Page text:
The appointment of Steven Gerrard as the manager for next season - a wow moment from their campaign - is now charged with turning things around. His appointment is impossibly glamorous. Gerrard's adventures in Glasgow will be the compelling narrative of next term.
The new boys, Hibs, took their bid for second place to the penultimate round of games. They failed to pull it off but what entertainment they provided to the last kick. On the pitch, they were ambitious and, off the pitch, Lennon was no slouch either, As a football man, he's a drama unto himself.
He's now looking at a rebuild. Jamie Maclaren and Florian Kamberi were terrific loan signings up front, but he'll struggle to keep either of them. Scott Allan, on loan from Celtic, might stay, but Dylan McGeouch is leaving and who knows what the summer holds for the man who ties it all together, John McGinn.
On Sunday, the Hibs manager backtracked on his comments about considering his own future and that will have come as a blessed relief to the supporters. They turn out in big numbers these days and have seen their side accumulate their best points total in Premiership history.
Losing the manager who made it happen would have been a major blow. Hibs have a huge amount of work to do, but the fans will be comforted by the fact that Lennon will still be the one charged with doing it.
If Hibs got it right in Lennon's appointment two seasons ago then Kilmarnock got it spectacularly right when swooping for Steve Clarke as manager in October.
At that stage of the season, Killie were bottom of the league with three points and no wins from their first eight games. The fans were fatalistic. The team was a rudderless soft touch. Killie looked like a club heading for the gallows.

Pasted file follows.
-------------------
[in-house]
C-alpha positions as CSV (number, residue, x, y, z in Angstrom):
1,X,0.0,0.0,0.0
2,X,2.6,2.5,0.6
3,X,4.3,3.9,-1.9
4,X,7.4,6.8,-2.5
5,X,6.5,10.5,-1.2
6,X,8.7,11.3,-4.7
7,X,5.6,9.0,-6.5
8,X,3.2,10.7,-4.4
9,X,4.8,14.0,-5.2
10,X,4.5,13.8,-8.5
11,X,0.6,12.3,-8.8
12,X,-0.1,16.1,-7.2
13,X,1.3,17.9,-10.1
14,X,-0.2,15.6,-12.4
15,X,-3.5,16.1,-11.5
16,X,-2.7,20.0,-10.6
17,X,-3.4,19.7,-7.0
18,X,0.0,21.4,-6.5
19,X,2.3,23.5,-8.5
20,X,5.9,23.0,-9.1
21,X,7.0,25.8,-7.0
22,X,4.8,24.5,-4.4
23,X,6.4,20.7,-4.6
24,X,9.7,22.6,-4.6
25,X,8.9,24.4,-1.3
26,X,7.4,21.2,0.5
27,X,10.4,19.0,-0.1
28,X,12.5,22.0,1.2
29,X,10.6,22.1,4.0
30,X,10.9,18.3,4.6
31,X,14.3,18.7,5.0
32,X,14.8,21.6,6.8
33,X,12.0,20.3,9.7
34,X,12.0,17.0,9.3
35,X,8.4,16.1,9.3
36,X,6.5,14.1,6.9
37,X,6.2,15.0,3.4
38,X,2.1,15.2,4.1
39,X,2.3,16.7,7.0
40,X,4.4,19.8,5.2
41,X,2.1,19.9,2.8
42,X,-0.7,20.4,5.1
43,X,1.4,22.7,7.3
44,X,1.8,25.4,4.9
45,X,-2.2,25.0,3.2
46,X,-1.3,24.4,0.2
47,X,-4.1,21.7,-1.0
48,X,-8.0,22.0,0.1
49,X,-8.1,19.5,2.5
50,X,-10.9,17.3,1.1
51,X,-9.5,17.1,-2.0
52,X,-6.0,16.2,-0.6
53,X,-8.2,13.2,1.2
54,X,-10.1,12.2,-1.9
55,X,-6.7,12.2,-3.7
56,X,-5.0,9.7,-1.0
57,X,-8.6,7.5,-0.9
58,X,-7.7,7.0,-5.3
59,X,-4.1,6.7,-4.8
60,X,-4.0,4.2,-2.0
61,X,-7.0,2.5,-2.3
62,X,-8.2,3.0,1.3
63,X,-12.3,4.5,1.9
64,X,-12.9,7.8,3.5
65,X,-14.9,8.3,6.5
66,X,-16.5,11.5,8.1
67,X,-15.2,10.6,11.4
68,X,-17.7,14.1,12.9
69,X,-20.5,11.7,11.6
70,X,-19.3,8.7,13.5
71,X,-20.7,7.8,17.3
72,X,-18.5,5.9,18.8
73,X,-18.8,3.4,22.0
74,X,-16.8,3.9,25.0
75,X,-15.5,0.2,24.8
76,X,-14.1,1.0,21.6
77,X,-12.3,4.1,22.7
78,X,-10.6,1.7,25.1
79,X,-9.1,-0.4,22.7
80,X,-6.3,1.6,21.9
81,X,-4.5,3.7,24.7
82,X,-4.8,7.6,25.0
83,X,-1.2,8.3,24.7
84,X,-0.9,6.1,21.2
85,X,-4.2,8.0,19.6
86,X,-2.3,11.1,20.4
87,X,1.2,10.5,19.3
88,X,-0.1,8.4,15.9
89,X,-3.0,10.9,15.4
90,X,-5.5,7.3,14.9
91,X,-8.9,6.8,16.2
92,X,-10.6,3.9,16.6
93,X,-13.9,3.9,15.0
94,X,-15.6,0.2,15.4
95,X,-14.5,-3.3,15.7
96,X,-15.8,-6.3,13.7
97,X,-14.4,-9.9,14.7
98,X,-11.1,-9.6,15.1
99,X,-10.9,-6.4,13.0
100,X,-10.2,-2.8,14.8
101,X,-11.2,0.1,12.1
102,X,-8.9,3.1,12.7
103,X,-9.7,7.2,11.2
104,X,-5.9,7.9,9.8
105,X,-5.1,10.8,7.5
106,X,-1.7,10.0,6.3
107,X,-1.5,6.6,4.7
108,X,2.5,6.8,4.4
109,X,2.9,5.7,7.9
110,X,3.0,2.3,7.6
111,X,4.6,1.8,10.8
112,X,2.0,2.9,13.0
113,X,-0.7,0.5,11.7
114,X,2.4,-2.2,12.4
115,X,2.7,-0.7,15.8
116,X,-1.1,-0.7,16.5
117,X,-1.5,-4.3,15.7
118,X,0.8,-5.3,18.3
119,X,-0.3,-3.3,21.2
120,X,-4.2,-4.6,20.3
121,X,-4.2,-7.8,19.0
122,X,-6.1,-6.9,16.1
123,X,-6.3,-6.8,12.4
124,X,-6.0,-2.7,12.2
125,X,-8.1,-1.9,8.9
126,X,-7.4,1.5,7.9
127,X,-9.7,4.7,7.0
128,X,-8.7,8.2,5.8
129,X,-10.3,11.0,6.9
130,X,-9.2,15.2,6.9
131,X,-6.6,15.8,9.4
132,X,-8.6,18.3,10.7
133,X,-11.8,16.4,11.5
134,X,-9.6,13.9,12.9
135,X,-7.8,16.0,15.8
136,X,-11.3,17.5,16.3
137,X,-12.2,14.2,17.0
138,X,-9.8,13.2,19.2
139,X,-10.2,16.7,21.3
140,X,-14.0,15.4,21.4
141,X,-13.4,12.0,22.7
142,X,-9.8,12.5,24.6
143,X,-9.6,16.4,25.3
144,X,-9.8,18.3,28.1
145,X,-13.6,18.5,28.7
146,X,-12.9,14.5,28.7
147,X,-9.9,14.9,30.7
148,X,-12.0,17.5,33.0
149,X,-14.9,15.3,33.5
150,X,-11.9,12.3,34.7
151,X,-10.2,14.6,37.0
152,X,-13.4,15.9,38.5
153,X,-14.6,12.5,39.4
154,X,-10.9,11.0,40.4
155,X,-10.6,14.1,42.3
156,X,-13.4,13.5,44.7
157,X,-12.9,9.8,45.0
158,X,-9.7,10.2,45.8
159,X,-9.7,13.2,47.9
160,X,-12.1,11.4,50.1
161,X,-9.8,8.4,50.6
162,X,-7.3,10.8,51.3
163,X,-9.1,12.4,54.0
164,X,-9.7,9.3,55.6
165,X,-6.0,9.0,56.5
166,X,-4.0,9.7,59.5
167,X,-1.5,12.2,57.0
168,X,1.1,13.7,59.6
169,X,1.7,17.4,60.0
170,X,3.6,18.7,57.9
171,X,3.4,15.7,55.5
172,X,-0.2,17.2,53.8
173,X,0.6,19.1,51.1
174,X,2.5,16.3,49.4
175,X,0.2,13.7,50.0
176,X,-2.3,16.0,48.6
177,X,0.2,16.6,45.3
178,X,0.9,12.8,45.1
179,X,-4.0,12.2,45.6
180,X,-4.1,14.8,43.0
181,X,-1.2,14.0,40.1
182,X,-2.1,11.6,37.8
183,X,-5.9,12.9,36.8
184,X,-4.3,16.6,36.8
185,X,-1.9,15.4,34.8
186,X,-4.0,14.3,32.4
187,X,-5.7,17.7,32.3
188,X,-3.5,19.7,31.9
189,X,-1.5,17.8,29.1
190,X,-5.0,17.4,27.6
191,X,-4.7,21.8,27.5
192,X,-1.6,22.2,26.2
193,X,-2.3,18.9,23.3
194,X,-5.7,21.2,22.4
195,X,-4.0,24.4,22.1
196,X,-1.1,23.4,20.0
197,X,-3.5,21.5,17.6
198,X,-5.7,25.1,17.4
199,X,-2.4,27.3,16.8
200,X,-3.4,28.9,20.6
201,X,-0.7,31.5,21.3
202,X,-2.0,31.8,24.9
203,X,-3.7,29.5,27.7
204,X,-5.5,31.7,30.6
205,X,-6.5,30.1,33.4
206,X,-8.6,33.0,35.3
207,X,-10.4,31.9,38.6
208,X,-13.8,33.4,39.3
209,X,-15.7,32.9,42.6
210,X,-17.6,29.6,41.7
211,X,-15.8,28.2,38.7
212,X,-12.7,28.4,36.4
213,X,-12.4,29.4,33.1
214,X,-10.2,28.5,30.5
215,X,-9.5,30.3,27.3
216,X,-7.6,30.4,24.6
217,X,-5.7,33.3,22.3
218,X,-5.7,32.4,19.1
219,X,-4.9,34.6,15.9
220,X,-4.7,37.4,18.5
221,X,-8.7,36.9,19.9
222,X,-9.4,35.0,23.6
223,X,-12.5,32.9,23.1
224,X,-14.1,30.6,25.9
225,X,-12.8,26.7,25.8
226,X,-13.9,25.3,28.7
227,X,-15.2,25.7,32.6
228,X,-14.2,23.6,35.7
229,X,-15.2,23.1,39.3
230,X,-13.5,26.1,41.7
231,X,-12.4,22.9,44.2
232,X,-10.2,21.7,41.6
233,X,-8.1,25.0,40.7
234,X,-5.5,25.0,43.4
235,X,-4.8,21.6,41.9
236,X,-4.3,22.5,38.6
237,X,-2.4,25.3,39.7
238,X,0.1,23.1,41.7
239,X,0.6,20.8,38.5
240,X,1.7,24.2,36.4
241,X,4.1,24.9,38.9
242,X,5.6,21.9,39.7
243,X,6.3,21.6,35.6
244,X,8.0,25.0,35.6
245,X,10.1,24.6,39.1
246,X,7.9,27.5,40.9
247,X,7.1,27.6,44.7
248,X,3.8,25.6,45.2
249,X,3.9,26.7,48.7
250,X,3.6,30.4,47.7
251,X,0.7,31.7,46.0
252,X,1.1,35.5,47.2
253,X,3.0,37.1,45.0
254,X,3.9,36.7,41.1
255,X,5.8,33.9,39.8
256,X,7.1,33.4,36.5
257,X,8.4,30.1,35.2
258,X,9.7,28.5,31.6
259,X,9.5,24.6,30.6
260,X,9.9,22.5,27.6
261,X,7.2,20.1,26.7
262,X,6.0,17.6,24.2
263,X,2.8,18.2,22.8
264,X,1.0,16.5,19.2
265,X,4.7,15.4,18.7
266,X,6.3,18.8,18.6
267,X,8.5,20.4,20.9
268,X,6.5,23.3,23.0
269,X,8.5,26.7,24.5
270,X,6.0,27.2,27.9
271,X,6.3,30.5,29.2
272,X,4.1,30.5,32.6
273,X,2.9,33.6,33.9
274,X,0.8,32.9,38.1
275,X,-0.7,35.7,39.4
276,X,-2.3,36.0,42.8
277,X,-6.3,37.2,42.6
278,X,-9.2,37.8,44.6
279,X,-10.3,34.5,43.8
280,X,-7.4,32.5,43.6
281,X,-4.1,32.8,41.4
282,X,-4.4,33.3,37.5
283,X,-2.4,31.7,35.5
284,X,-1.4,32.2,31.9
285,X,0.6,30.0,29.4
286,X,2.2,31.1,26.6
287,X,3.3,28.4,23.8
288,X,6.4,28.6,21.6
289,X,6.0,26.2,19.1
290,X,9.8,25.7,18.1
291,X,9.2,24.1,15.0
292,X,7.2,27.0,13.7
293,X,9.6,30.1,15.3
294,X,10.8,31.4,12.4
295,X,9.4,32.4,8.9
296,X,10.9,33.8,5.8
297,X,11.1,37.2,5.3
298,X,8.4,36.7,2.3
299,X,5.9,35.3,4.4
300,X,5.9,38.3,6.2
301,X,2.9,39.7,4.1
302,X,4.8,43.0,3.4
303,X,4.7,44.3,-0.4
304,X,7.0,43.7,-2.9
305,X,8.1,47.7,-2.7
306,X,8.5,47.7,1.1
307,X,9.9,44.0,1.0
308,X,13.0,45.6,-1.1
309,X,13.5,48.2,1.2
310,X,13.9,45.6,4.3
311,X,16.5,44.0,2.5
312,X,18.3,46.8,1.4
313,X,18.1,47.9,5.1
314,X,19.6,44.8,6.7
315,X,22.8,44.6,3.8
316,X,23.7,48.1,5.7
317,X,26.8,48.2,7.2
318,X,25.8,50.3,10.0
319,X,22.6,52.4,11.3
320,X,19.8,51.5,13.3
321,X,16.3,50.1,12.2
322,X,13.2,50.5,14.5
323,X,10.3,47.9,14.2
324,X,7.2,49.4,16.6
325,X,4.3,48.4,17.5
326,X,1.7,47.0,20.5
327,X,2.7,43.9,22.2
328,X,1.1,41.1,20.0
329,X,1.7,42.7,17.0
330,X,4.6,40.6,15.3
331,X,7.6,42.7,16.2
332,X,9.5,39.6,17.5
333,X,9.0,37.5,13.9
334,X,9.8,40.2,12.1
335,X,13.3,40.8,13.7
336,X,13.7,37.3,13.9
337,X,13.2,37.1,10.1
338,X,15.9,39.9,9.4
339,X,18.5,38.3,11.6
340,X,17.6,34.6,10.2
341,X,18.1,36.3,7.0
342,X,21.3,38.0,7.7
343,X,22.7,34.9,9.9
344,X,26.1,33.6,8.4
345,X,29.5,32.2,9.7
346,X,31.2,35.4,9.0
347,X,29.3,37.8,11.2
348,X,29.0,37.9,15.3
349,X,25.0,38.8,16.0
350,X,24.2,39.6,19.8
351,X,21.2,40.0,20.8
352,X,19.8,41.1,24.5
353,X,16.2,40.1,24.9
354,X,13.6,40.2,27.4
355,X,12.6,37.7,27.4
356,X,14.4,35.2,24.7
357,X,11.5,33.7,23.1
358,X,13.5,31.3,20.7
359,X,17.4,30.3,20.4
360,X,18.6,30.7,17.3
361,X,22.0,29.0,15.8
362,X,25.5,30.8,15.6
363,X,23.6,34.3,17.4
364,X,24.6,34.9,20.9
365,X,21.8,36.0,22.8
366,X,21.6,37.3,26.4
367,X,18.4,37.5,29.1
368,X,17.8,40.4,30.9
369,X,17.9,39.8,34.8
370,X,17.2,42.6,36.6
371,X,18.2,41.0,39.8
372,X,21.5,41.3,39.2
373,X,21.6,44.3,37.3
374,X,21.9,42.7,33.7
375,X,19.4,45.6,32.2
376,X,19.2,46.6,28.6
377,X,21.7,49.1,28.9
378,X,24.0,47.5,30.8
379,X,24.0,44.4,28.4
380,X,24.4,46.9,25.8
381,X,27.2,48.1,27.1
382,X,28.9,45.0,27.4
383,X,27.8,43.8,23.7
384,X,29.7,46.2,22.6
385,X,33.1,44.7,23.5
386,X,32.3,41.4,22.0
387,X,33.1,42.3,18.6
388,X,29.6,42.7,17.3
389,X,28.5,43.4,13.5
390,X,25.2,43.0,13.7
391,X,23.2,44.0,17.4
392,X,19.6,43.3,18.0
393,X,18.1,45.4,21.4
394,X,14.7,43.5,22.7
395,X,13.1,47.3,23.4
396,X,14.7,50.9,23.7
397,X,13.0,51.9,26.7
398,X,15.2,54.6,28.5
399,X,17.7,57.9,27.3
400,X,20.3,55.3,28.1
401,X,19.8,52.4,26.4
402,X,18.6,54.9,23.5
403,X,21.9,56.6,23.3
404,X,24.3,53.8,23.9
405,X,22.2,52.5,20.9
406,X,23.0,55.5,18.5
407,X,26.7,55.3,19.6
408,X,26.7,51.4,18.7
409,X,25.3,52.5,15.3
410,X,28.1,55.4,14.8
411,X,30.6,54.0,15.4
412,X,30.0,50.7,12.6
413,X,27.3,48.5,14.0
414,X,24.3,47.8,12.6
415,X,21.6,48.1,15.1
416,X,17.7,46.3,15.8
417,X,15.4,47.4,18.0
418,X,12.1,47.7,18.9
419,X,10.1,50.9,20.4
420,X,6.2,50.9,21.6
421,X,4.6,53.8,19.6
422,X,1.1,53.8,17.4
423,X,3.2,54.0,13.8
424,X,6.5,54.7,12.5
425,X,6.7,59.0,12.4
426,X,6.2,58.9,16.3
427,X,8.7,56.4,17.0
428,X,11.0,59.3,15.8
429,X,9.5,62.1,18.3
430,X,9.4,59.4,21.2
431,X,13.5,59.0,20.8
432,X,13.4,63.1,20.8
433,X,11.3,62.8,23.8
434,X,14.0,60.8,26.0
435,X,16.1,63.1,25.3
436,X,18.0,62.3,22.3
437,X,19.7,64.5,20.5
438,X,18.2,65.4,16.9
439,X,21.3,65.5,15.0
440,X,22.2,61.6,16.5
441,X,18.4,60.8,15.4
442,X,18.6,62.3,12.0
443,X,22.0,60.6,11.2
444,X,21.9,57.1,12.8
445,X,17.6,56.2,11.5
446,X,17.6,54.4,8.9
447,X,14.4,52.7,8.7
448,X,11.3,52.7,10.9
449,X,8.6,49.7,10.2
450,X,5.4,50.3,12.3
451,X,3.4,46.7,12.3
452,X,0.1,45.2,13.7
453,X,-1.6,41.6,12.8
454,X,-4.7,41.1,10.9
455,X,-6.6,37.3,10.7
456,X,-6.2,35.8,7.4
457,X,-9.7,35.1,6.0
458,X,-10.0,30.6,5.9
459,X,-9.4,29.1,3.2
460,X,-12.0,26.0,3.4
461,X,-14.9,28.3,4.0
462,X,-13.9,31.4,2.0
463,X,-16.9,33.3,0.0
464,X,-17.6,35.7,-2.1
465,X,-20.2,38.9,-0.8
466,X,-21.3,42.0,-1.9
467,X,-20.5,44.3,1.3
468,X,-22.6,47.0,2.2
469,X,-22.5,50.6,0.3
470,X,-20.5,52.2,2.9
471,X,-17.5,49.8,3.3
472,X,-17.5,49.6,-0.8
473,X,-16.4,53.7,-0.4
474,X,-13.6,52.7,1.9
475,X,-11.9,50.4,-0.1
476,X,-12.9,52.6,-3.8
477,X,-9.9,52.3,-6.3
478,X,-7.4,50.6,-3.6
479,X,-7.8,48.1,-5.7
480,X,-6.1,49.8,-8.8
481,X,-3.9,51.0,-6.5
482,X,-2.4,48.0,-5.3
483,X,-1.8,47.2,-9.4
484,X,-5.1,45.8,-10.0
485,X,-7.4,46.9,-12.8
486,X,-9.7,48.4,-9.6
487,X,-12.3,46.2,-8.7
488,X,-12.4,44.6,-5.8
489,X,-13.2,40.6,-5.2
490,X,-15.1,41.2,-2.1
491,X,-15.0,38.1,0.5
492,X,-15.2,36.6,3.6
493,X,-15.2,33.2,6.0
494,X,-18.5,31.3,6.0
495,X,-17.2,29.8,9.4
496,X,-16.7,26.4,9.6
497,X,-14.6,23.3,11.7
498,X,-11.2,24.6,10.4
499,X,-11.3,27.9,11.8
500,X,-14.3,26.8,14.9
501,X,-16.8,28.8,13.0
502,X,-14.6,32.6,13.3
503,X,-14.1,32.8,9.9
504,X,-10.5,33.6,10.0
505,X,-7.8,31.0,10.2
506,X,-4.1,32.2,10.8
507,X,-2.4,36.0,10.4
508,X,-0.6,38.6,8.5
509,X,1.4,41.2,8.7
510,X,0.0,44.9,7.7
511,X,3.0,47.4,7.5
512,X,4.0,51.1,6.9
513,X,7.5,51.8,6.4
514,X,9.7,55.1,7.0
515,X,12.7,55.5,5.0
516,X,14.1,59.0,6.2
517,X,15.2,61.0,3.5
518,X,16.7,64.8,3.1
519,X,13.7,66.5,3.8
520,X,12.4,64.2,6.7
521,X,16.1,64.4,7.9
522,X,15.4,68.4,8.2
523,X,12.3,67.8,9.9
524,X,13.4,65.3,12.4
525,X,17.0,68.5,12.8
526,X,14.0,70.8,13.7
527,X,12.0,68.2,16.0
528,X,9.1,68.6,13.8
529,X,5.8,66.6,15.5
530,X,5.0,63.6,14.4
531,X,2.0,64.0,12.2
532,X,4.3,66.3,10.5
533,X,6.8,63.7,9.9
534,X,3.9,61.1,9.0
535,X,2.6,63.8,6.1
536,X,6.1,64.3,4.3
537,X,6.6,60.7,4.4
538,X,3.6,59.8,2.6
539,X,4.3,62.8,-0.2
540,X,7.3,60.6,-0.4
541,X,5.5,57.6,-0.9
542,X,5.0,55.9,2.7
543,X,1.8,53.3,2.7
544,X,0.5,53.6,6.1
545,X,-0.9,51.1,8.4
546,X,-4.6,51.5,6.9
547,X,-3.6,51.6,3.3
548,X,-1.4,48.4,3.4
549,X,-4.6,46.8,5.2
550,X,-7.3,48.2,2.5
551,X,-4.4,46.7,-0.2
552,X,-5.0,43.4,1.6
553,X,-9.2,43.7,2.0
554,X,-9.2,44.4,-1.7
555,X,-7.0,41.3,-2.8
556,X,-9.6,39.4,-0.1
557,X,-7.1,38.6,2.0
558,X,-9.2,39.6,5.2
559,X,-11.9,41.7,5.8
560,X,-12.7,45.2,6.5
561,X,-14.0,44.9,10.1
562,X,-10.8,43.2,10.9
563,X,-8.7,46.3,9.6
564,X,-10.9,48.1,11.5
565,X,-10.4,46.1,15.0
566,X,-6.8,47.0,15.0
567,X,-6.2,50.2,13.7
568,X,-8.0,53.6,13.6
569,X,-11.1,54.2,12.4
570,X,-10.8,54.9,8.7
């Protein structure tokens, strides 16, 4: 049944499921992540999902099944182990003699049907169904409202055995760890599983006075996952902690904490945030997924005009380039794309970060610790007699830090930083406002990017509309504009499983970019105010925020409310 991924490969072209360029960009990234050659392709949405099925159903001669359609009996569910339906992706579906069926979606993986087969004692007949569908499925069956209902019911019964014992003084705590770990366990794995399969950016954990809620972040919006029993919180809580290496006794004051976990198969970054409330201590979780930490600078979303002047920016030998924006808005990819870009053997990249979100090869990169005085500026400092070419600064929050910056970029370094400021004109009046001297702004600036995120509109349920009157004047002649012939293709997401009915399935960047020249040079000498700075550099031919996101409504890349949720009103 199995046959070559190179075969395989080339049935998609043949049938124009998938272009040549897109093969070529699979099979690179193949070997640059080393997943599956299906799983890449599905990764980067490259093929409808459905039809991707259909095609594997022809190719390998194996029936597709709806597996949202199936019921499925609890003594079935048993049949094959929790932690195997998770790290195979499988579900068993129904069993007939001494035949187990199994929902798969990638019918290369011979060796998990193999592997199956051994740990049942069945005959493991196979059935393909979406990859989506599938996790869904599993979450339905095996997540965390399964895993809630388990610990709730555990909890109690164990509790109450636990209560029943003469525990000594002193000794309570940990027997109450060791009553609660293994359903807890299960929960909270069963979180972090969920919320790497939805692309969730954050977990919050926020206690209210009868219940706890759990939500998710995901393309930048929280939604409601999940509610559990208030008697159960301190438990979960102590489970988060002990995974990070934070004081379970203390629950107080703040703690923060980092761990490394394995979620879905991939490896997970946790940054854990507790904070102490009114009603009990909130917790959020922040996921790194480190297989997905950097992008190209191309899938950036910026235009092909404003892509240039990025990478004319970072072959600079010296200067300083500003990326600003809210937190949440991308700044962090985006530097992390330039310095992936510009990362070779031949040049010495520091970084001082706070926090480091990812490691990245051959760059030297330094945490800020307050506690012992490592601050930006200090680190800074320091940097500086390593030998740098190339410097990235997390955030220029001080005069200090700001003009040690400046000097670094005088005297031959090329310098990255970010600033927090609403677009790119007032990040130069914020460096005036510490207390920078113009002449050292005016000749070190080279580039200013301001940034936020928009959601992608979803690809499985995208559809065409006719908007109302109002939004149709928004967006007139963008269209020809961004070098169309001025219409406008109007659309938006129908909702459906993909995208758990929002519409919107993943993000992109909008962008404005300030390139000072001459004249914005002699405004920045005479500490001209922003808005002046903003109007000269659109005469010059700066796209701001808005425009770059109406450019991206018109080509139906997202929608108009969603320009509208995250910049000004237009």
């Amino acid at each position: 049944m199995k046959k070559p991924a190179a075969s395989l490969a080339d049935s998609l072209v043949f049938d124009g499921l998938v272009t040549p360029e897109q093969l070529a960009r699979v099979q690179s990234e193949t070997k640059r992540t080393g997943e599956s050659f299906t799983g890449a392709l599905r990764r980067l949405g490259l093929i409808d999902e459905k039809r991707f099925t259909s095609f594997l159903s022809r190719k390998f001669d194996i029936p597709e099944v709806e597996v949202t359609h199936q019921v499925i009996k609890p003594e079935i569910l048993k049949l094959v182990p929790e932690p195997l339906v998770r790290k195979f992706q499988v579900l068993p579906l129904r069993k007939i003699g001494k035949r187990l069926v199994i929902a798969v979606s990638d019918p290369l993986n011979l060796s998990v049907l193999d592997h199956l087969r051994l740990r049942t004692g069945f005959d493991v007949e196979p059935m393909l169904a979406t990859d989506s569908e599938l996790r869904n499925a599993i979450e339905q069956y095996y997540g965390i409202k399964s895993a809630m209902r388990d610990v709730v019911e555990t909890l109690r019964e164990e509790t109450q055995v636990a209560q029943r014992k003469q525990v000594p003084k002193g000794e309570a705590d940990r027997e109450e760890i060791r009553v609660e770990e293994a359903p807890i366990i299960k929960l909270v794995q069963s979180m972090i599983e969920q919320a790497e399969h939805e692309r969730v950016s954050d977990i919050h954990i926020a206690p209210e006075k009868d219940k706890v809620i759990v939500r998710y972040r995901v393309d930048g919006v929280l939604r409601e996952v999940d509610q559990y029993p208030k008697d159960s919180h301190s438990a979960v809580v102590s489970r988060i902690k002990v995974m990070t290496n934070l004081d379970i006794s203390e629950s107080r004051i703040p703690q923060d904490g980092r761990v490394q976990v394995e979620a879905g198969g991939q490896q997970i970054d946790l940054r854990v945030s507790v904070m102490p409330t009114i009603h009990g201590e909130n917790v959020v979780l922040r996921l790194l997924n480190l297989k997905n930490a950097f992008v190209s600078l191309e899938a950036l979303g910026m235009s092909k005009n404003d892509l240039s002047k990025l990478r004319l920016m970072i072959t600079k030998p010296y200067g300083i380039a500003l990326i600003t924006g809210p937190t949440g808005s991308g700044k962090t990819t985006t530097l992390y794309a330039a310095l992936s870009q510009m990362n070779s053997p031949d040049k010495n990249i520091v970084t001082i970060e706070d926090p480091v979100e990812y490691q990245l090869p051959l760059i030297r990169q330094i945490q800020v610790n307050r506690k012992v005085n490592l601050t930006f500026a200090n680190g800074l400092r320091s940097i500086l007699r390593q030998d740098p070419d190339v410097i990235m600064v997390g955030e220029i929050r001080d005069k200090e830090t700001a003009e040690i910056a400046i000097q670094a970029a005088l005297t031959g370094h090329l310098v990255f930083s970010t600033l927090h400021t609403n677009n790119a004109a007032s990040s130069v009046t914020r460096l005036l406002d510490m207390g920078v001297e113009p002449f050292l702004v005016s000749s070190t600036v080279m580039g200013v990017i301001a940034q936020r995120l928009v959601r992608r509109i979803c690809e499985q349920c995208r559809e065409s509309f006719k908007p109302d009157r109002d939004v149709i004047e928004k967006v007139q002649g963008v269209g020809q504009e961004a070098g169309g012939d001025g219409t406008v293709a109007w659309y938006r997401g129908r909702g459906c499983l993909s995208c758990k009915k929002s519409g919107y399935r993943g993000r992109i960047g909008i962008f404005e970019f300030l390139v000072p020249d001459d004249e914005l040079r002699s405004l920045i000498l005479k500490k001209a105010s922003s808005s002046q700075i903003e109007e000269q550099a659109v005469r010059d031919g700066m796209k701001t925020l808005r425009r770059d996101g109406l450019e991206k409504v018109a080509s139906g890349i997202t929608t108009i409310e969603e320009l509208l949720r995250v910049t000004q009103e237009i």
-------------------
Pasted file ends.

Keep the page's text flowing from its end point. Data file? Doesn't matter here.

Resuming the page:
Clarke illustrated the power of good decision making. Within a week of his arrival, everything looked brighter at Rugby Park. He brought in Youssouf Mulumbu, an English Premier League operator, and class was introduced to their midfield. Clarke improved every player. They drew at Ibrox and at Celtic Park in his opening games and then beat the pair of them later on.
Veteran striker Kris Boyd was on the brink of retirement, but ended the season with 18 league goals. Any chance he got, he eulogised the Clarke Effect. They scored more, conceded less, won 18 more points than last season and went from 12th in October to fifth in May. The football writers' made him manager of the year. It was the most stirring of turnarounds.
Hearts made the top six, but what a grind it was. It began with Ian Cathro as head coach, then his sacking in August, and ended with Craig Levein in charge and 11 teenagers in his final match day squad of the campaign.
The elevation of Hearts' youth was one of the few highs. That and the 4-0 victory over Celtic - which ended the champions' unbeaten run - the defeat of Hibs in the Scottish Cup and the goals return of Kyle Lafferty who, all on his own, scored almost a third of Hearts' dismal total of 39 league goals.
Their academy is providing some hope in uncertain times. Levein gave game-time in the league to a dozen teenagers. Seven of the 12 were 16 years old.
For the most part, though, their campaign was dreary. Not enough pace, not enough width, not enough creativity in midfield, not enough goals. Hearts are looking at another summer of heavy recruitment.
Motherwell did something that few outside the club thought them capable of. In a league made tougher by Hibs' arrival and in a season where they lost Louis Moult, their main goalscorer and best player, Motherwell managed to improve their league position while making two cup finals into the bargain.